The next morning Harold was unwell with dysentery which had been dogging him for some days. Gwynn, Peter, Wangyal and myself, carrying a small tent and equipment for two to spend the night higher up, left camp at 8.45 a.m. We crossed the glacier and attacked the face. Everywhere the route we had planned was possible. Steps had to be cut, small bergschrunds crossed, and though our progress seemed funereal compared with the size of the face we gradually gained height. We were in shadow all the time and Gwynn and Peter suffered from frozen feet, so that we had to stop to take off their boots and massage them. Two hundred feet below the ridge I stumbled on to a small level patch of snow under an ice- wall with just room for our tent, height about 19,700 feet-nearly half-way to the top. We left Wangyal to put up the tent, and pushed on towards the ridge with Gwynn leading-along a shelf ; across a dying crevasse ; up a boss, left and up a steep wall gradually easing to a slope below the cornice. Then diagonally left to where the cornice only projected a foot or two, and so on to the ridge. It was 3 p.m. The ridge ahead looked climbable, but the top was still in cloud. The wind was bitterly cold and we hurried back to the camp. Wangyal had brewed tea and while we drank we discussed who would stay up. Everybody was prepared to be self-sacrificing, but obviously nobody really wanted to go down. Eventually it was decided that Peter and I should stay up, but we also agreed that if the upper part of the mountain offered no rock difficulties, and if the route was prepared, it would be possible to climb it direct from the glacier. So Gwynn and Wangyal would try this.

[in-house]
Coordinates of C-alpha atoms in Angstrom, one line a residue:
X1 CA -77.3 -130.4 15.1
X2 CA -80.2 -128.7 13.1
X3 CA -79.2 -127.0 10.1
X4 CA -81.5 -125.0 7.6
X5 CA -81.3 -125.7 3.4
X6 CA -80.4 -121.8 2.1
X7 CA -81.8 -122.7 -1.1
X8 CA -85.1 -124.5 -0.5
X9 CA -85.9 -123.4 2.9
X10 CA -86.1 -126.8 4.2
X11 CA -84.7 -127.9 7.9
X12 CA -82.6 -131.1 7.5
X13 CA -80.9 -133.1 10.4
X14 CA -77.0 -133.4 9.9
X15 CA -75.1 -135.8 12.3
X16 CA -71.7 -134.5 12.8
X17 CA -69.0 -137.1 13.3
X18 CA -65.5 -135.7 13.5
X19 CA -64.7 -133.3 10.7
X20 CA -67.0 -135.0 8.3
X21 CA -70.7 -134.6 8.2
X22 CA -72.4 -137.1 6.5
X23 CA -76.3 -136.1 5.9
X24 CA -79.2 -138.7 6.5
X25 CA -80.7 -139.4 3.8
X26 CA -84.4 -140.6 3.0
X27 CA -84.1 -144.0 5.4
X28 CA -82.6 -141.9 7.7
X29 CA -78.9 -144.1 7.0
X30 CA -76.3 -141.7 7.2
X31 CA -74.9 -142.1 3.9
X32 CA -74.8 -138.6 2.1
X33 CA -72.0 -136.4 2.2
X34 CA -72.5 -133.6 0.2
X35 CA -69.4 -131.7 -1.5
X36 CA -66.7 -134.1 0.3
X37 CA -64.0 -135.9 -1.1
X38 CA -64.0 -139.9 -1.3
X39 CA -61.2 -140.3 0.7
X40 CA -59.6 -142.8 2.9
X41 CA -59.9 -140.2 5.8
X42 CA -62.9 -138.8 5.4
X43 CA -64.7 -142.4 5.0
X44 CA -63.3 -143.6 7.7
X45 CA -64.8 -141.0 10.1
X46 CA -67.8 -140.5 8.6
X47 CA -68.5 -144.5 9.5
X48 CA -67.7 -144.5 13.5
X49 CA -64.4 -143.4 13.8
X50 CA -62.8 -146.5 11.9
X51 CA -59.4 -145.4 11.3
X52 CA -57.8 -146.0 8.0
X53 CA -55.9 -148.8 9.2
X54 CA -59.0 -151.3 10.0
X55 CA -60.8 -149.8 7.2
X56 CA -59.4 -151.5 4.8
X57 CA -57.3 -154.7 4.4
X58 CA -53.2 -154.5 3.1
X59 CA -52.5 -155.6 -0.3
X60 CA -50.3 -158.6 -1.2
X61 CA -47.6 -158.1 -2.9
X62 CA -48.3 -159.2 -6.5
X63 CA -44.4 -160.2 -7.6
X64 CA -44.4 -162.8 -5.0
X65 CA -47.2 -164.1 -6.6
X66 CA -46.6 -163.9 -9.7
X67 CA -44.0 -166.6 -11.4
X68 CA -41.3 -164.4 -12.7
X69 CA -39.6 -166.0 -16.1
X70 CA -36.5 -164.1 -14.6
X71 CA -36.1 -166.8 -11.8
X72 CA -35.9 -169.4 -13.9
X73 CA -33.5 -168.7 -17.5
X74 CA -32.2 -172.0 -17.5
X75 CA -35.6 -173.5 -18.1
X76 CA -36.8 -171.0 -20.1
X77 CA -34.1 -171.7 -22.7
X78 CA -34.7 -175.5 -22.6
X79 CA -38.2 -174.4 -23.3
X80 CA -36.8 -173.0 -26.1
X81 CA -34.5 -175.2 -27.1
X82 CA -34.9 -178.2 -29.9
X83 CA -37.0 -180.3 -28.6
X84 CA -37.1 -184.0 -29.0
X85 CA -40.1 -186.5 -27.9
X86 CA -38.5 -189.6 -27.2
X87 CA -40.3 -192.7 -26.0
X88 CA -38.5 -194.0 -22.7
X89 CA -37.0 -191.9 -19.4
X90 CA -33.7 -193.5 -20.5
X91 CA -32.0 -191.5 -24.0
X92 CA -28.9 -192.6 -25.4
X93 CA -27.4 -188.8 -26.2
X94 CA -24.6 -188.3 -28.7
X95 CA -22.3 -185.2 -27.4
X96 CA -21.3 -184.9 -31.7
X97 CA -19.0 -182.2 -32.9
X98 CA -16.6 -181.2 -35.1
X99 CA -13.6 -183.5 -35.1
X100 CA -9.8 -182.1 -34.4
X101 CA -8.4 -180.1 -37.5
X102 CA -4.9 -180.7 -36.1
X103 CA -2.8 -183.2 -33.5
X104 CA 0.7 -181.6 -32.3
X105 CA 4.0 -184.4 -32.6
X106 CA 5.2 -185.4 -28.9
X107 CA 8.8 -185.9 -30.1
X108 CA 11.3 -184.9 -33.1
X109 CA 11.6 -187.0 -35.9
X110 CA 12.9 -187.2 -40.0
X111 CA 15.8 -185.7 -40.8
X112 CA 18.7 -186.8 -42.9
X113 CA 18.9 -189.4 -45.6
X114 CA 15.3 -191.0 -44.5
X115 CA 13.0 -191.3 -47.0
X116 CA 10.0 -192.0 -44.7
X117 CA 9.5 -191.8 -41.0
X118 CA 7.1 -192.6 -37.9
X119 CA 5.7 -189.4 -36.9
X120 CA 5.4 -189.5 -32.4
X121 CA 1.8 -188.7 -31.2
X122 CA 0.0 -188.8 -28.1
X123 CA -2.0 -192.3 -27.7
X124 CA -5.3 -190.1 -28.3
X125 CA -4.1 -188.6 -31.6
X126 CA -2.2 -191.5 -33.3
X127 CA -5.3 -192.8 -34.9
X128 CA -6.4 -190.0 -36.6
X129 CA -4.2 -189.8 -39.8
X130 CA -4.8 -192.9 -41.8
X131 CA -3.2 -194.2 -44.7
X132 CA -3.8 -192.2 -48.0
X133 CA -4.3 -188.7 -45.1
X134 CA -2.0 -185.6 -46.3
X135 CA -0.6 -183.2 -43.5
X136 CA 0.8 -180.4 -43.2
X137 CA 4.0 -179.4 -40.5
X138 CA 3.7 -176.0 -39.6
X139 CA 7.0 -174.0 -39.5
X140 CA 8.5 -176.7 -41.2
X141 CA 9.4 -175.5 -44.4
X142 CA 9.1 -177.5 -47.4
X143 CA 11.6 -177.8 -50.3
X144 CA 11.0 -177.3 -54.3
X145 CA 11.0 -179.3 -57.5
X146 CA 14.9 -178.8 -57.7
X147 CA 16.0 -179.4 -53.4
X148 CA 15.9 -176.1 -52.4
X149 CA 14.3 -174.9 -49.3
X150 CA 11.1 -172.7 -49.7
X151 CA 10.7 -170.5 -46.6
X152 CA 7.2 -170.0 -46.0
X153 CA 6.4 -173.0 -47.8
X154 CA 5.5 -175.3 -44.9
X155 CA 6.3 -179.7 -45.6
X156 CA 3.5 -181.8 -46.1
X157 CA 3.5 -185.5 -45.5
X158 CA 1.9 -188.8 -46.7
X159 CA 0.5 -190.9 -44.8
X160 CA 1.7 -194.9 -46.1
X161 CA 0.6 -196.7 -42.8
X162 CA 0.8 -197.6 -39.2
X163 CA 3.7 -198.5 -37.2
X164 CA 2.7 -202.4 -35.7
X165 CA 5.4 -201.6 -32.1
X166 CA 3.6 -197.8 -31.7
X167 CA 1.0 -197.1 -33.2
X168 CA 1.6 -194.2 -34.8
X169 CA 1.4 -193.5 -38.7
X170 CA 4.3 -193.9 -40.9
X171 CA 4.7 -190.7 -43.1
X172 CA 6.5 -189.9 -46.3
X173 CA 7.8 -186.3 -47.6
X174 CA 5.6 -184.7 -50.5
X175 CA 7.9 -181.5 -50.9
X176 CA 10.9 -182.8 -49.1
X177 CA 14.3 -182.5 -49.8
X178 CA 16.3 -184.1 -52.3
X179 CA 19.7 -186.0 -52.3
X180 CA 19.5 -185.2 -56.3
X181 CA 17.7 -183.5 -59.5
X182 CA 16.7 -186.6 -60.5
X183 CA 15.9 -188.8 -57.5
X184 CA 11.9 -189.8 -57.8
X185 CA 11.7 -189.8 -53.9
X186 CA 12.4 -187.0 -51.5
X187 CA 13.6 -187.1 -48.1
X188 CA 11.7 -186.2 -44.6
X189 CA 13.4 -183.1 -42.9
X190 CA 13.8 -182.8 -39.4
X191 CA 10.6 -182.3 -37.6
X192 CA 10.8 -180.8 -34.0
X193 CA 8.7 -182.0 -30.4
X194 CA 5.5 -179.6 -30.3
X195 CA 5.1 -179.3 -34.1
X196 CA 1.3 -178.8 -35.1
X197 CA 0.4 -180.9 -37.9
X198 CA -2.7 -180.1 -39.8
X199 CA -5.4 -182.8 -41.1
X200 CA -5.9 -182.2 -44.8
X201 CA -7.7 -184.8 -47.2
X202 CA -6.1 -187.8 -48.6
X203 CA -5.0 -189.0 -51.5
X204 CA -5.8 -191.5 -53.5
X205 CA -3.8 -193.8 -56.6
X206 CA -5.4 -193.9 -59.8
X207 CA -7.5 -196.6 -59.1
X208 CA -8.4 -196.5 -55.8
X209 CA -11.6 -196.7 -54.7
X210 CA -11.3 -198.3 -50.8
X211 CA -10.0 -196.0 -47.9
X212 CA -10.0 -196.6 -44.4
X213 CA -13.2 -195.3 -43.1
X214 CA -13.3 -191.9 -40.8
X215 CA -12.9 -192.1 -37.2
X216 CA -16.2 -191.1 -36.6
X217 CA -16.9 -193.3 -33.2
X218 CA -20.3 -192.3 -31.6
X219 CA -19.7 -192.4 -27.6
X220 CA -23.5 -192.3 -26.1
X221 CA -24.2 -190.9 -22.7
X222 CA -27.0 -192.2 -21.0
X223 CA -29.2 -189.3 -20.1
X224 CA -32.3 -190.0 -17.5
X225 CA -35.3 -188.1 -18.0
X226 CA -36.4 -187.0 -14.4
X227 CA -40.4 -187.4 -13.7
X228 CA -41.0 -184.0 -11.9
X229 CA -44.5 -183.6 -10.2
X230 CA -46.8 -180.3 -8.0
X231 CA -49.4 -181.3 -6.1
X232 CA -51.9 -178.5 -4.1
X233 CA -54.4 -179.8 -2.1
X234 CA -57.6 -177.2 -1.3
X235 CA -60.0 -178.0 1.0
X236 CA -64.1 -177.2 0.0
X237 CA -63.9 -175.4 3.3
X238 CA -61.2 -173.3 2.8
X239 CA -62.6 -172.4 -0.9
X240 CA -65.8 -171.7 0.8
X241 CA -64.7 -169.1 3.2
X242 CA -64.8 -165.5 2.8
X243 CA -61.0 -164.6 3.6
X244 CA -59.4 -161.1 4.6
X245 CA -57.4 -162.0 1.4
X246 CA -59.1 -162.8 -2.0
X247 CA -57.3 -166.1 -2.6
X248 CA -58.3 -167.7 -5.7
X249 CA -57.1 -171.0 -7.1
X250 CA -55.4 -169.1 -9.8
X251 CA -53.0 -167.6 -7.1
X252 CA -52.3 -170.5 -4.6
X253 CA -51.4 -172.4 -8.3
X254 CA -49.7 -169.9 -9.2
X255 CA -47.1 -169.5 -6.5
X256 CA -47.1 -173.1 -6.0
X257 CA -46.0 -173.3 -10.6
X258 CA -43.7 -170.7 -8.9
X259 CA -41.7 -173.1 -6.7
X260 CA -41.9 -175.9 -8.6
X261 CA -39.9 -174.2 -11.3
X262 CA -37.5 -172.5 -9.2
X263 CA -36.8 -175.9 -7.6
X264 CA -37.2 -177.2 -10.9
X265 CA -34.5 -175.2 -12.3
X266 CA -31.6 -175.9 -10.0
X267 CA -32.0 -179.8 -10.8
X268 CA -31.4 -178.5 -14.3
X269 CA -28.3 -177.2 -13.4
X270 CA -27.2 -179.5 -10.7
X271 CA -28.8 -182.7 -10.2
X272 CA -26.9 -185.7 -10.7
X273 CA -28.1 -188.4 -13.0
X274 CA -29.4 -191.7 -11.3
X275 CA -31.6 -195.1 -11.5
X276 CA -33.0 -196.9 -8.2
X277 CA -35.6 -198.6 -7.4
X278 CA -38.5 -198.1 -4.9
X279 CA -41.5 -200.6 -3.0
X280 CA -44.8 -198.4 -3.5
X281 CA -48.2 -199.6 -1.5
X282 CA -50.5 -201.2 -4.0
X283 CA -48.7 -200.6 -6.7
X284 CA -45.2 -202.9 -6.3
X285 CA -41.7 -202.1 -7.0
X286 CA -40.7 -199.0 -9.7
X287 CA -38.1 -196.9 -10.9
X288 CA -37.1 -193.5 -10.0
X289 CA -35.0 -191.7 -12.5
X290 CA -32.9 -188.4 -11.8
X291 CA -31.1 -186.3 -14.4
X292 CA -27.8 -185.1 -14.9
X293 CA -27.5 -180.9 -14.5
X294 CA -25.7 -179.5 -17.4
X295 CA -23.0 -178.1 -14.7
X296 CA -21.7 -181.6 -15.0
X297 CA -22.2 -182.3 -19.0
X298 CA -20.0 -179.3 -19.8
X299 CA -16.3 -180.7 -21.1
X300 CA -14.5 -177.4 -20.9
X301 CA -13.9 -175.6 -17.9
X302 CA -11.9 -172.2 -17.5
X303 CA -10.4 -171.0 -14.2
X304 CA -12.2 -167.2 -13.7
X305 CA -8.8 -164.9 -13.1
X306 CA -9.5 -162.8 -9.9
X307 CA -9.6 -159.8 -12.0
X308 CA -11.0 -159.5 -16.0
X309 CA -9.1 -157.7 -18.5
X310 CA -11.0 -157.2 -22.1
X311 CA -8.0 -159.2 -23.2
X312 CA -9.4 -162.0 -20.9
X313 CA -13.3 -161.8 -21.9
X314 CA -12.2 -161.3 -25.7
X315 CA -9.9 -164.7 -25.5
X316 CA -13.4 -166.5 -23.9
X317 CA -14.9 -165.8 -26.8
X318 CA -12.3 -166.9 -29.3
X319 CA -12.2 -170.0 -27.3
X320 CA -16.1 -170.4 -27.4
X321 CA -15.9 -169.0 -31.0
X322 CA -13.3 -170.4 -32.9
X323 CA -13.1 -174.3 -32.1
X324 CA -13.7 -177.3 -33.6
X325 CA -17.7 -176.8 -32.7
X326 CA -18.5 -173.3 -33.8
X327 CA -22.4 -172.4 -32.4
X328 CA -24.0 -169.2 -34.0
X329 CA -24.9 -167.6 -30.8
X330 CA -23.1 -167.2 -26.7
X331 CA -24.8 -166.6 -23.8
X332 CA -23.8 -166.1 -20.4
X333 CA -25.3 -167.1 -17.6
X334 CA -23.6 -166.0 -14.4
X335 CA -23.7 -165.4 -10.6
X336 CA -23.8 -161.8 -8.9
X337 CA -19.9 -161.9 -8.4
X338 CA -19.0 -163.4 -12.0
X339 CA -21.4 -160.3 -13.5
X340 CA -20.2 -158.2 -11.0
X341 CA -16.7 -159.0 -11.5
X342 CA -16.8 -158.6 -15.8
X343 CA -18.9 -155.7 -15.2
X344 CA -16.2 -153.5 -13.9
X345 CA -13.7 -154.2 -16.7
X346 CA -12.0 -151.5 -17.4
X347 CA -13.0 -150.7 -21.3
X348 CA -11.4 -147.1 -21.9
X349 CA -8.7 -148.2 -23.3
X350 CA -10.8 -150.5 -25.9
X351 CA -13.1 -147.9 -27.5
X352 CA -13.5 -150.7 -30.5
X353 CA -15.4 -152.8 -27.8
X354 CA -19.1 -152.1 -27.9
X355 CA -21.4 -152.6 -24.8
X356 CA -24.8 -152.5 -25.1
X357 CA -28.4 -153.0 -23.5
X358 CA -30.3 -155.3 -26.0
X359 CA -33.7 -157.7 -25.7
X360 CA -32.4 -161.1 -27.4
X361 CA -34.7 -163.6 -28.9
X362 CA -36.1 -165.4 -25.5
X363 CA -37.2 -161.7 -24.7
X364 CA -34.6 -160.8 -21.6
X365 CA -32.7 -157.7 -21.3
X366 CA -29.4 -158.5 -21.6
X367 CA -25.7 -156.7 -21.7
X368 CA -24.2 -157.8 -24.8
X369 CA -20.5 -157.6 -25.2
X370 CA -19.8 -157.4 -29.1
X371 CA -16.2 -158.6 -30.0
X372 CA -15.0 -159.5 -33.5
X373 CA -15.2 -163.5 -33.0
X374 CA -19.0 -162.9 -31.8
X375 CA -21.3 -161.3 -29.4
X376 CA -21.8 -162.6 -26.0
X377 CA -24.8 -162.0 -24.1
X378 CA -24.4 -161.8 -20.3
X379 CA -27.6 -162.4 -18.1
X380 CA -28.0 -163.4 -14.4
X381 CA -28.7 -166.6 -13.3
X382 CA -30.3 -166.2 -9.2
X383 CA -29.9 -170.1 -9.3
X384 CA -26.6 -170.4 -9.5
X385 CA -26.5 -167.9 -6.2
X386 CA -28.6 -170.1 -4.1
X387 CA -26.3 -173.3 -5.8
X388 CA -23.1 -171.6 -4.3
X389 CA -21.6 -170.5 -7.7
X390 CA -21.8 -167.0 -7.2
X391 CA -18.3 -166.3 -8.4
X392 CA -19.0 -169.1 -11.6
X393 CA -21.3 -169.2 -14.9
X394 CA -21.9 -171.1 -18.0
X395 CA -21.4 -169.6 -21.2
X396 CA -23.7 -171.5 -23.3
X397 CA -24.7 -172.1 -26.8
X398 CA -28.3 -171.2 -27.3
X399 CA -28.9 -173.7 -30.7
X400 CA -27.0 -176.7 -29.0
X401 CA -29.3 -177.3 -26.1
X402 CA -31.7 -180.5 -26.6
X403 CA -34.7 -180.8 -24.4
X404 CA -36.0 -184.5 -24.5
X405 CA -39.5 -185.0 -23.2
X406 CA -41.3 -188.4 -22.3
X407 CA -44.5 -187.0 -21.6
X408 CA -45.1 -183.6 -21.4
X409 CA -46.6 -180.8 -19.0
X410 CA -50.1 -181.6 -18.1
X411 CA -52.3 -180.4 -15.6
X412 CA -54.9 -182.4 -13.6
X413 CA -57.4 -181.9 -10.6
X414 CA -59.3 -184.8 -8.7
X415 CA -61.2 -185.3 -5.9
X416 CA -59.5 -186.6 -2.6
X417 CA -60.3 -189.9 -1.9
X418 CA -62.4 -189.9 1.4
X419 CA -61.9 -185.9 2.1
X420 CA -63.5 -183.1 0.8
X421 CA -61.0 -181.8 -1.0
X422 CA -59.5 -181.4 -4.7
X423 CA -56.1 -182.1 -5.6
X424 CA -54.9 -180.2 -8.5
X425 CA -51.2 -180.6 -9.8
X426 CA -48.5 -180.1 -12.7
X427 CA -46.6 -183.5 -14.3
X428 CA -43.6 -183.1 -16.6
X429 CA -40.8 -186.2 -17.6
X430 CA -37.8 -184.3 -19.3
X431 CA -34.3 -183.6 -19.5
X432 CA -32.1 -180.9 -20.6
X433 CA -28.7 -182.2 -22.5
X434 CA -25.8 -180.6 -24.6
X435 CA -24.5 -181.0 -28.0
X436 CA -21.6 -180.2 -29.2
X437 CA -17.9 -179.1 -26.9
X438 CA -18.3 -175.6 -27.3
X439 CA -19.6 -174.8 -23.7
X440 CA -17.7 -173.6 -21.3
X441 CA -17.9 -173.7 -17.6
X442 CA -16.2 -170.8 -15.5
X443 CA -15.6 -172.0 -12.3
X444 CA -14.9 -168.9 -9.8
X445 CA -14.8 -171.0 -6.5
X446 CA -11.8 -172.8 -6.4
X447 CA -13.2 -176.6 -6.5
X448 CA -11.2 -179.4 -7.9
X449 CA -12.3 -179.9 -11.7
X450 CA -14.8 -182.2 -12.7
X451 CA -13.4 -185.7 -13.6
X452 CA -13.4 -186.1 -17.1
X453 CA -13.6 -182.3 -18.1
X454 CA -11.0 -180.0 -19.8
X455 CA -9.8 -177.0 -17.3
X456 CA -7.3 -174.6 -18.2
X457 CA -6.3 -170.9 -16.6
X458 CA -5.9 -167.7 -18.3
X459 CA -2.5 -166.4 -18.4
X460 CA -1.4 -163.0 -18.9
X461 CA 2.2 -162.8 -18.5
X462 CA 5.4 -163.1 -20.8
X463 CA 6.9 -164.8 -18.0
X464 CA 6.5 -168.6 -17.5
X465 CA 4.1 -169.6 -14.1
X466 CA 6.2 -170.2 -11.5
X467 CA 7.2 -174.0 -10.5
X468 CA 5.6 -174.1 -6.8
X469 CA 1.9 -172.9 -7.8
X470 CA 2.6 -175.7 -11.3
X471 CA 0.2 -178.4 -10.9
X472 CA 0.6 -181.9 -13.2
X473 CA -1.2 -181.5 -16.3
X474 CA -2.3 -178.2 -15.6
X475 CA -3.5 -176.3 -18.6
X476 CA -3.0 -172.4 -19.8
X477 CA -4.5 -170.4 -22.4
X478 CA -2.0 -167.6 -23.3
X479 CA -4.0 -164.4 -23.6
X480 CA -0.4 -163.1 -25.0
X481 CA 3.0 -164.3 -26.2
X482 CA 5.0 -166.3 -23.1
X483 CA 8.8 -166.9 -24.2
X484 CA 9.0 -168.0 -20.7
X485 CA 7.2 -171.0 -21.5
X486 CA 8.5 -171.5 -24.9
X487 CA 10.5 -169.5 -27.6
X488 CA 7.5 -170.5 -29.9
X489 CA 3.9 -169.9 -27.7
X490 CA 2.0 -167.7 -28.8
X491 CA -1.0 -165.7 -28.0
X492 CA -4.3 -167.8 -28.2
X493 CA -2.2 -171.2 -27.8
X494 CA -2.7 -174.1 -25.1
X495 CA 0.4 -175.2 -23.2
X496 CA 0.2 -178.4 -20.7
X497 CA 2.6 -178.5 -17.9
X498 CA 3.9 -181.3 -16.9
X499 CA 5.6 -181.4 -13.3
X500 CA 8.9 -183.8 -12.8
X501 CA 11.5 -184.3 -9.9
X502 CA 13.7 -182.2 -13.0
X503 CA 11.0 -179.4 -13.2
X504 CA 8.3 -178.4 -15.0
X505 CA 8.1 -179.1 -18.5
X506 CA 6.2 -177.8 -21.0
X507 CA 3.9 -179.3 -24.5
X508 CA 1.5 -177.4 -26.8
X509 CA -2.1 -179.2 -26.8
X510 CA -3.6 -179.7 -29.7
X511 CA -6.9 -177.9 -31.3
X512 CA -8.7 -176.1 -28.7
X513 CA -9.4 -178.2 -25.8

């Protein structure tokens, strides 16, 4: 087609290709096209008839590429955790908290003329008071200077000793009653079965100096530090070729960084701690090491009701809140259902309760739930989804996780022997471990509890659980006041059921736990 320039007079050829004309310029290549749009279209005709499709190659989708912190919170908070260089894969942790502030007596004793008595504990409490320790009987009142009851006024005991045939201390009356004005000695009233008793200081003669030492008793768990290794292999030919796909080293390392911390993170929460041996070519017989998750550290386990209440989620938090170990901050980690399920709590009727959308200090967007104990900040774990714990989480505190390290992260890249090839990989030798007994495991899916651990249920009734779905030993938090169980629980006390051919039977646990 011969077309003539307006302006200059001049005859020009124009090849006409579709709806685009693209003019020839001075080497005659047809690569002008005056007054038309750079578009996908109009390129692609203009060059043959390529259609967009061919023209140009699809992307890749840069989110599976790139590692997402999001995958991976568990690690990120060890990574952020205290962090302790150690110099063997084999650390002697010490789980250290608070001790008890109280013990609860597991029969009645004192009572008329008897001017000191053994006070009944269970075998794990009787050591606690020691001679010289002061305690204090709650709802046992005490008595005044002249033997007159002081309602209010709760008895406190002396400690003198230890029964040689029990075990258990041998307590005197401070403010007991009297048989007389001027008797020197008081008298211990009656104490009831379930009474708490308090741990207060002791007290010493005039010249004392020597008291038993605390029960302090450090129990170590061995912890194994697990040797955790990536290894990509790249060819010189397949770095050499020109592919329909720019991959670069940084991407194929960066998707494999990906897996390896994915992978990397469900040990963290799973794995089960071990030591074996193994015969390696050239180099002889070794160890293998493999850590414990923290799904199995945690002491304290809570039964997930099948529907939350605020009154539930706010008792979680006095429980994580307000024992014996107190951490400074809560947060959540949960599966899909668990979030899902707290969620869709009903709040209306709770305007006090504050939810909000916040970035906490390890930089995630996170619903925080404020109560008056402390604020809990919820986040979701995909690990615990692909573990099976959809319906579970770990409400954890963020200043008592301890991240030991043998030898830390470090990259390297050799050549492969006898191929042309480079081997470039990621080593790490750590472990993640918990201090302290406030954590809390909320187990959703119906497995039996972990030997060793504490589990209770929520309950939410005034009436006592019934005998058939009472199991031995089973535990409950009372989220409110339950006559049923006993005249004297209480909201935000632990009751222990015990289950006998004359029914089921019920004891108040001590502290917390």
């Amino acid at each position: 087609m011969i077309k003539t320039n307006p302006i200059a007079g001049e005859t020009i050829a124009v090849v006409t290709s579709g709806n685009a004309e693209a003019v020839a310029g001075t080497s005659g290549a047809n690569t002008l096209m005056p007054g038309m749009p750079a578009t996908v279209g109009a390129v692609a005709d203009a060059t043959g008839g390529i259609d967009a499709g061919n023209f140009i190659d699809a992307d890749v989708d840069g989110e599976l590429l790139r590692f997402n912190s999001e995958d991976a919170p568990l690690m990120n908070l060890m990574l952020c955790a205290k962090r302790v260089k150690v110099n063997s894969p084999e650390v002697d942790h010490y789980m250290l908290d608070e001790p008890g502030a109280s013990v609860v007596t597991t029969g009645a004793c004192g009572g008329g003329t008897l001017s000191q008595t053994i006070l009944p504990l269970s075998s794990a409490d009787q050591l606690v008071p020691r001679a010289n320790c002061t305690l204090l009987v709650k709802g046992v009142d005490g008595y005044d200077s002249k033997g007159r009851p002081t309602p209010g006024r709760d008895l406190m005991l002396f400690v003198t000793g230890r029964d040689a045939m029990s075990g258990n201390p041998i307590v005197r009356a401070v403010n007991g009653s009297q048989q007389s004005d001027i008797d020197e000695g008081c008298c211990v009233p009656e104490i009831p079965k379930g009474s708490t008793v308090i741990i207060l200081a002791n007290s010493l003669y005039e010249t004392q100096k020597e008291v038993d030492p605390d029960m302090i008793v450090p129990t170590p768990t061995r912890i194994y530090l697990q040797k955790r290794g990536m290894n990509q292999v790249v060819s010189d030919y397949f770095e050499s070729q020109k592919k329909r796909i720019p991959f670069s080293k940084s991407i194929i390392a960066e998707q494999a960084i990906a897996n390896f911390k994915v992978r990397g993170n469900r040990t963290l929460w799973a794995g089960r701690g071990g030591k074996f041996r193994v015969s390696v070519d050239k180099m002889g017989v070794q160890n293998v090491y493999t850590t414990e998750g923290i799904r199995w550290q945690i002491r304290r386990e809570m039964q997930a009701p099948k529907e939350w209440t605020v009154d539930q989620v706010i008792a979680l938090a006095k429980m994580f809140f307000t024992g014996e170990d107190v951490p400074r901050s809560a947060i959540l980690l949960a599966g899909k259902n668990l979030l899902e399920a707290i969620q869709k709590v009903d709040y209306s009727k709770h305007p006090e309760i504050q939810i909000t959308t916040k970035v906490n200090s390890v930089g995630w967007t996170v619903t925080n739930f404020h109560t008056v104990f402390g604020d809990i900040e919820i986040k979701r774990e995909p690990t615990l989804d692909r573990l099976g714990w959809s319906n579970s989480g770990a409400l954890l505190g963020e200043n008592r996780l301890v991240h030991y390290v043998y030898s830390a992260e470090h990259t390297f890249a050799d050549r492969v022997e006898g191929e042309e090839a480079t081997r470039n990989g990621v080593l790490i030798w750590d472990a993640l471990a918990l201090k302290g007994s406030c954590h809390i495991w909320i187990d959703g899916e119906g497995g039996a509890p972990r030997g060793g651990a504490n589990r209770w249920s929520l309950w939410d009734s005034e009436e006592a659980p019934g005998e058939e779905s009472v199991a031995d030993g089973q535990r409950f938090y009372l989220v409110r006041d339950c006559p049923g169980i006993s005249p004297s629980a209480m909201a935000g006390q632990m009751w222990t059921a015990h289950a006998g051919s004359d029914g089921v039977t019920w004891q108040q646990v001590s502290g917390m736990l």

Looking across south east branch of the bara shigri from peak 19,400 ft. peak 21,760 ft. is on the right

Looking across south east branch of the bara shigri from peak 19,400 ft. peak 21,760 ft. is on the right

shigri parbat, 2i,8oo ft., from north-wfst. the route went diagonally to the right across the face on to the skyline ridge

shigri parbat, 2i,8oo ft., from north-wfst. the route went diagonally to the right across the face on to the skyline ridge

The others went down, and as the sun set we turned to the tent to prepare supper. No matches; Gwynn had taken the last box. We deliberated for some time before deciding to stick it out. Lack of hot food was not so bad as lack of any sort of liquid at all. We gloomily munched bully beef, jam and biscuits and settled into our bags for a miserable night.

We woke up (or more correctly ceased trying to sleep) at 5.30 a.m. and looked out on a creakingly cold but beautiful sunrise. We ate jam and biscuits and prepared to move. Everything was iron- hard, even our boots which we had taken into our tent (though not into our sleeping-bags). We spent a full hour fighting our way into boots, buckling on frozen crampons, and untangling the frozen rope.

We left at 0700, just as two dots moved out from the glacier camp below. We climbed quickly up the track to the ridge, repeating in half an hour the two hours' task of yesterday. Once there, we hoped to get into the sun, but it was blocked by the north ridge. Nevertheless we halted, to take off Peter's boots and massage his feet which were already dead. I was worried about my feet also, but as I rubbed Peter's, I worked my own toes in my boots until I could feel reassuring pins and needles.